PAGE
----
(Japan 1951 97m) DVD2
All over a nosebleed
p Sanezumi Fujimoto d Mikio Naruse w Toshiro Ide, Sumie Tanaka, Yasunari Kawabata novel Fumiko Hayashi ph Masao Tamai ed Mikio Naruse m Fumio Hayasaka
Ken Uehara (Hatsunosuke Okamoto), Setsuko Hara (Michiyo Okamoto), Yukiko Shimazuki (Satoko Okamoto), Yoko Sugi (Mitsuko Murata), Haruko Sugimura (Matsu Murata), Akiko Kazami (Seiko Tomiyasu), Ranko Hanai (Koyoshi Dohya), Keiju Kobayashi (Shinzo Murata), Chieko Nakakita (Keiko Yamakita), So Yamamura,
“I am moved by the sadness to be found in the simple lives of people in the limitless space of the universe” wrote Fumiko Hayashi, quoted over the opening titles of this, one of many adaptations of her work made by Mikio Naruse. One can safely presume that Naruse held the same ethos, and watching films such as Repast it’s easy to see why. There’s nothing out of the ordinary about it; something very ordinary about it, if we’re being frank. Yet that very ordinariness is what makes the film so compelling and, as is the case with all the best films – and certainly the best of this director – true.
Michiyo is married to Hatsunosuke, who works in the financial district of Osaka, and they live together in the south of the city. They have been married for five years, having relocated from Tokyo due to his work commitments. Their marriage, without them really noticing it, is on the rocks, their love not so much dwindling away as already on the way out of the door. Into this fractured atmosphere arrives Hatsunosuke’s teenage niece, who has run away from Tokyo. He treats her like a princess, taking her wherever she wants and spoiling her rotten, much to the consternation of his suffering and put upon wife. Finally, she decides she’s had enough and, in taking the niece back to Tokyo, leaves herself to go back to visit her own family, leaving Hatsunosuke to fend, somewhat pathetically, for himself.
Repast begins with one of his beloved alley shots – indeed, it ends with a shot not too dissimilar – and as in several of his films, a cat is much in evidence. There are symbolic references to the disintegrating marriage everywhere, most noticeably in the shot of a clock that has stopped, as if quite literally calling time on their love. Hatsu can only think of one thing when he gets home from work; his stomach. He criticises his wife if dinner, supper or breakfast is not just so and when he wants it, and refuses to see that she works at least as hard as he does when he’s out at work himself. Her cat, Yuri, is her only company, and she even admits as much to her astonished friends. When one of them somewhat undiscerningly says she looks happy, Michiyo turns to her somewhat incredulously and says “do you really think I look happy?” It’s as if no-one can see or acknowledge what disappointment she feels, her dreams all dashed and faded like the essence of yesterday’s incense.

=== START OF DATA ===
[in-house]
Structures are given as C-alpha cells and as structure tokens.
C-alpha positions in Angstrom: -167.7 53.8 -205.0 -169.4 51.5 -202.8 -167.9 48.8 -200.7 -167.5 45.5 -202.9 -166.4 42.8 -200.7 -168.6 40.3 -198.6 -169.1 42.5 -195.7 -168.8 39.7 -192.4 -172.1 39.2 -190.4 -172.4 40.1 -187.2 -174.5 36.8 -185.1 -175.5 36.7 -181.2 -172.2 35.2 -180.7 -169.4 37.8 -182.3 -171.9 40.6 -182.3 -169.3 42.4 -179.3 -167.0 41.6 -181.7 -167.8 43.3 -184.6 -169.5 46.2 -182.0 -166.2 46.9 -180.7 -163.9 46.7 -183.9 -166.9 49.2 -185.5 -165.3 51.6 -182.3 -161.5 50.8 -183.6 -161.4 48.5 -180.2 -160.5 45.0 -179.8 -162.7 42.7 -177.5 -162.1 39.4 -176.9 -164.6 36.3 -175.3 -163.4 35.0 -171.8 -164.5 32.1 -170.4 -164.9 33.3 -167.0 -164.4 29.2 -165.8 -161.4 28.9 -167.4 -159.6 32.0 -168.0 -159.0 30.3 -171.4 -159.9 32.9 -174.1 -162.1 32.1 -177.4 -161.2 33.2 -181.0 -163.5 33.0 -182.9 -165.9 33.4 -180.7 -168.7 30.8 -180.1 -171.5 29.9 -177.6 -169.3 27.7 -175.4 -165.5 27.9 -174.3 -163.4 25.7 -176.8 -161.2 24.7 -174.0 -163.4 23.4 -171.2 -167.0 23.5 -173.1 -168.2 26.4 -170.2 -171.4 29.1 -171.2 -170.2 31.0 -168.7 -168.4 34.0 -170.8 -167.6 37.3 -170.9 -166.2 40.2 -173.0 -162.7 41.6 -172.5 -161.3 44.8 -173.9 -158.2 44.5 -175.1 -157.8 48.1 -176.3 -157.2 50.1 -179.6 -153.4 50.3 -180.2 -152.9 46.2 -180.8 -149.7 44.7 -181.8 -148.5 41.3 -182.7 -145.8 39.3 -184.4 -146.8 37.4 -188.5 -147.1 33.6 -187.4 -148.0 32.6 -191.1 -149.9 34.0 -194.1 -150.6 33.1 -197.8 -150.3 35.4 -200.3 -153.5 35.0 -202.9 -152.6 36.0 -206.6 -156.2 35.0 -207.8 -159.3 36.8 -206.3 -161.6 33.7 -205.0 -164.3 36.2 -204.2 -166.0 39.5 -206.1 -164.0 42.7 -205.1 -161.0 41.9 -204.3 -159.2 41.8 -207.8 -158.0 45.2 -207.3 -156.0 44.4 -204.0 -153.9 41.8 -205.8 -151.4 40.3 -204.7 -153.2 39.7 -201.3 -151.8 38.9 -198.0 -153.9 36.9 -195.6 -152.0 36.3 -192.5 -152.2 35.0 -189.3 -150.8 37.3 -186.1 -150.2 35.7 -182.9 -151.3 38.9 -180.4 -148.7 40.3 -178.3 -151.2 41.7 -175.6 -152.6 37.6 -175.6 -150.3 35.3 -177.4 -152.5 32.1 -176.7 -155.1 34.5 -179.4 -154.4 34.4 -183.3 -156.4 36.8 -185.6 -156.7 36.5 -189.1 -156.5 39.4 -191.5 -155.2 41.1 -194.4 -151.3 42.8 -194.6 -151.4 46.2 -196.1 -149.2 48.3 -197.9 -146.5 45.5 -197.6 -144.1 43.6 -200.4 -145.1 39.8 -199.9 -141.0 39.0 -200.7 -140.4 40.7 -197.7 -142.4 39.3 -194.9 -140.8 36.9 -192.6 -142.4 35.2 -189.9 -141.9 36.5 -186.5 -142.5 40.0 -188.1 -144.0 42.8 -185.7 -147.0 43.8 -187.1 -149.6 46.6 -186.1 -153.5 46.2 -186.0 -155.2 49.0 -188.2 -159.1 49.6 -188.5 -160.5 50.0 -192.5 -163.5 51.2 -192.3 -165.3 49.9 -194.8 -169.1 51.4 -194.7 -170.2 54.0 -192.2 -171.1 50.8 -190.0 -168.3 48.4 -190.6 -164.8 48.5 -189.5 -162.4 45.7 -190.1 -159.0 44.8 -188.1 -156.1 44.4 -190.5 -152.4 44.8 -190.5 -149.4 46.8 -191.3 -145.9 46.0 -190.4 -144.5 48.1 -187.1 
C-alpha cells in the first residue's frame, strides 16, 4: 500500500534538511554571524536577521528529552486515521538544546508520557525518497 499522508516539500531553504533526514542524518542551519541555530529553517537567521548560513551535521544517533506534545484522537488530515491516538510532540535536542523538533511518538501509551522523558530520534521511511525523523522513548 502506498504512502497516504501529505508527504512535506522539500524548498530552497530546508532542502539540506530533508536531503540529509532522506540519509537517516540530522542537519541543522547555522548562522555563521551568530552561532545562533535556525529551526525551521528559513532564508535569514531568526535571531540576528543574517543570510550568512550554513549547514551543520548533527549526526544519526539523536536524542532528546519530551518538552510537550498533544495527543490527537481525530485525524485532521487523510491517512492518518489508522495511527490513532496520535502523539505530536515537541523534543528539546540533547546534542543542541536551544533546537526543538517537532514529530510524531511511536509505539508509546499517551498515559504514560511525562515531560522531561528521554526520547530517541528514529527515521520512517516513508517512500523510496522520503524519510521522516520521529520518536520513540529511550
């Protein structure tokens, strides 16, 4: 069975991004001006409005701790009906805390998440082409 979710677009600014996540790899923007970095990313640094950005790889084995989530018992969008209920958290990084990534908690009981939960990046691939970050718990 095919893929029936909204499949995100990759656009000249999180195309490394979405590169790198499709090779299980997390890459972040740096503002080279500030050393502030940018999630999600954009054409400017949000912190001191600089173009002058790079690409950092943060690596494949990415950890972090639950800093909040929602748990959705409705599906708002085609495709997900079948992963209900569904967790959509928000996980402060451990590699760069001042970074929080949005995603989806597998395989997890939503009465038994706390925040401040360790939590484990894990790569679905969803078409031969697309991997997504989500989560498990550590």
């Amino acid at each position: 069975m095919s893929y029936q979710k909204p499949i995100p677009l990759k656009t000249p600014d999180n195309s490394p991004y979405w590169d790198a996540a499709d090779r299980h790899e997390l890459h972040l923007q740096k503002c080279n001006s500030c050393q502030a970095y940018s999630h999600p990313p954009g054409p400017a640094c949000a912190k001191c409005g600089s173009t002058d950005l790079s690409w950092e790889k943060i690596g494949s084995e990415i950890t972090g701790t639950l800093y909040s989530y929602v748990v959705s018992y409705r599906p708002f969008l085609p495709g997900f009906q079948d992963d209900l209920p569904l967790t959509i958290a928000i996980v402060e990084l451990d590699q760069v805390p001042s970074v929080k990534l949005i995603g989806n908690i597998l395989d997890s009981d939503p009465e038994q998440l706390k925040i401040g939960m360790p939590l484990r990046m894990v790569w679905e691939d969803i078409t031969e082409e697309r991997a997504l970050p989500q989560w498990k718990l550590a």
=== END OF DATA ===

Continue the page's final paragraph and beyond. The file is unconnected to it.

As a study of a woman’s dissatisfaction with her lot this would be insightful enough were it not also interested in the plight of her husband, who could well be seen to be reliving his lost dreams with his young niece, as a way from escaping his own form of drudgery. Certainly he’s played by Ken Uehara with a perfectly judged veneer of disheartened acceptance that rings very true (Naruse’s shot of his shoes recalling Bill Holden’s comment from Sunset Boulevard about looking at a guy’s shoes to know the score). He’s matched all the way by the truly imperious Setsuko Hara, in one of her greatest performances. In her roles for Ozu, she always projected the vision of traditional obedience, but for Naruse she became a different sort of muse, one content to show the pain behind the ever-smiling façade. Naruse in turn maintains the equilibrium of the plot with sublime subtlety, helped by Hayasaka’s unobtrusive score. As Akira Kurosawa once said; “a flow of shots that looks calm and ordinary at first glance reveals itself to be a deep river with a quiet surface disguising a fast-raging current.” No-one could have put it better.